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Engineers at Ecole Polytechnique Fédérale de Lausanne (EPFL) in Switzerland have developed a new technology that can provide temperature feedback for amputees using a prosthetic limb. Excitingly, the device makes it feel as if the temperature sensation is experienced in the phantom limb, providing a realistic experience of touching something cold or hot with the missing limb. The system consists of a temperature sensor that is placed on the finger of a prosthetic hand, for example, and then thermal electrodes that can generate cold or heat are placed on the skin of the residual arm. When the finger sensor encounters something hot or cold, the thermal electrodes convey this to the residual limb, but the user experiences it as if the feeling is directly in their missing finger.

Prosthetics are undergoing many exciting developments, from robotic mechanisms to technologies that are designed to restore a sense of touch. This latest technology provides temperature sensation for prosthetic wearers, but this is not just a simple indication if a surface is hot or cold, but a feeling that is experienced within the phantom limb itself, helping amputees to reconnect with their missing limb.   

“Temperature feedback is a nice sensation because you feel the limb, the phantom limb, entirely,” said Francesca Rossi, an amputee from Italy who has been trialing the new system. “It does not feel phantom anymore because your limb is back.”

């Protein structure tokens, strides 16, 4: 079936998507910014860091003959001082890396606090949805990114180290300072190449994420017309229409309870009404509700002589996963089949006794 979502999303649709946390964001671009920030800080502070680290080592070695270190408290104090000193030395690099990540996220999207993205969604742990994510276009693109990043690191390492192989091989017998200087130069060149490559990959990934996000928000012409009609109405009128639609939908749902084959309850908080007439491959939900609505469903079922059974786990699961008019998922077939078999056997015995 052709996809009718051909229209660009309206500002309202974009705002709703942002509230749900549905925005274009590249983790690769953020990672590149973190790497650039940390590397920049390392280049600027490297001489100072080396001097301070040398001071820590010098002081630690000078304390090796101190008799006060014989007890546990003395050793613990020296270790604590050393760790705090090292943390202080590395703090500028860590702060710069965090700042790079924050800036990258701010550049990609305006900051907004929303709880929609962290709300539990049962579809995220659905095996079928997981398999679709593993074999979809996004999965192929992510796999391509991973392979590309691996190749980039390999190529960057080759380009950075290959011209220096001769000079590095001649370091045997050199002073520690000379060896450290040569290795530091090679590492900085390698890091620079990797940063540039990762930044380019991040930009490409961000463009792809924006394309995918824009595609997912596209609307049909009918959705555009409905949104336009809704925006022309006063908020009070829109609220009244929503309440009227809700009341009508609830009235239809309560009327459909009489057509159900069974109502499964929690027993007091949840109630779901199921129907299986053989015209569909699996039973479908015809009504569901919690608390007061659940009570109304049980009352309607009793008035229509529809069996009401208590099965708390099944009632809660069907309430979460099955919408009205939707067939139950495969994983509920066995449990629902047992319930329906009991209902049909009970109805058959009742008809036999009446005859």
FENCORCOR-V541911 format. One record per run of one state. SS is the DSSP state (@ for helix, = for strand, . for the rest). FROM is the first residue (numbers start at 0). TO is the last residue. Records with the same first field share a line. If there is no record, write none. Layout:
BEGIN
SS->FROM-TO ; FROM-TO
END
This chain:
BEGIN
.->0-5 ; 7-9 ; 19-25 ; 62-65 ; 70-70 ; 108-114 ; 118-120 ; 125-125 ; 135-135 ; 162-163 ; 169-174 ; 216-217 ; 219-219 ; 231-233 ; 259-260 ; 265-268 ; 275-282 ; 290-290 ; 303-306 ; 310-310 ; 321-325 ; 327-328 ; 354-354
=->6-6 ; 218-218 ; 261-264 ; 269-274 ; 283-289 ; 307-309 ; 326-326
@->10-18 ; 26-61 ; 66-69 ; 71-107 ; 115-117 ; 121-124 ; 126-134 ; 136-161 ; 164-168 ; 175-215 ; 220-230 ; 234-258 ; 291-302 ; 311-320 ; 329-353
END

The researchers discovered that applying heat or cold to areas of the residual limb can lead to the feeling being experienced within the phantom limb. Not only that, but stimulating different regions of the residual limb can lead to the feeling being experienced in different parts of the phantom limb, such as different fingers. This varied for each user, but suggests that with a little tailoring, technology could provide a proxy for such phantom limbs, with different areas of the limb being amenable to separate stimuli.

“Temperature feedback is essential for relaying information that goes beyond touch, it leads to feelings of affection. We are social beings and warmth is an important part of that,” said Silvestro Micera, a researcher involved in the study.  “For the first time, after many years of research in my laboratory showing that touch and position information can be successfully delivered, we envisage the possibility of restoring all of the rich sensations that one’s natural hand can provide.”

See a video about the technology below.

Study in journal Science: Restoration of natural thermal sensation in upper-limb amputees


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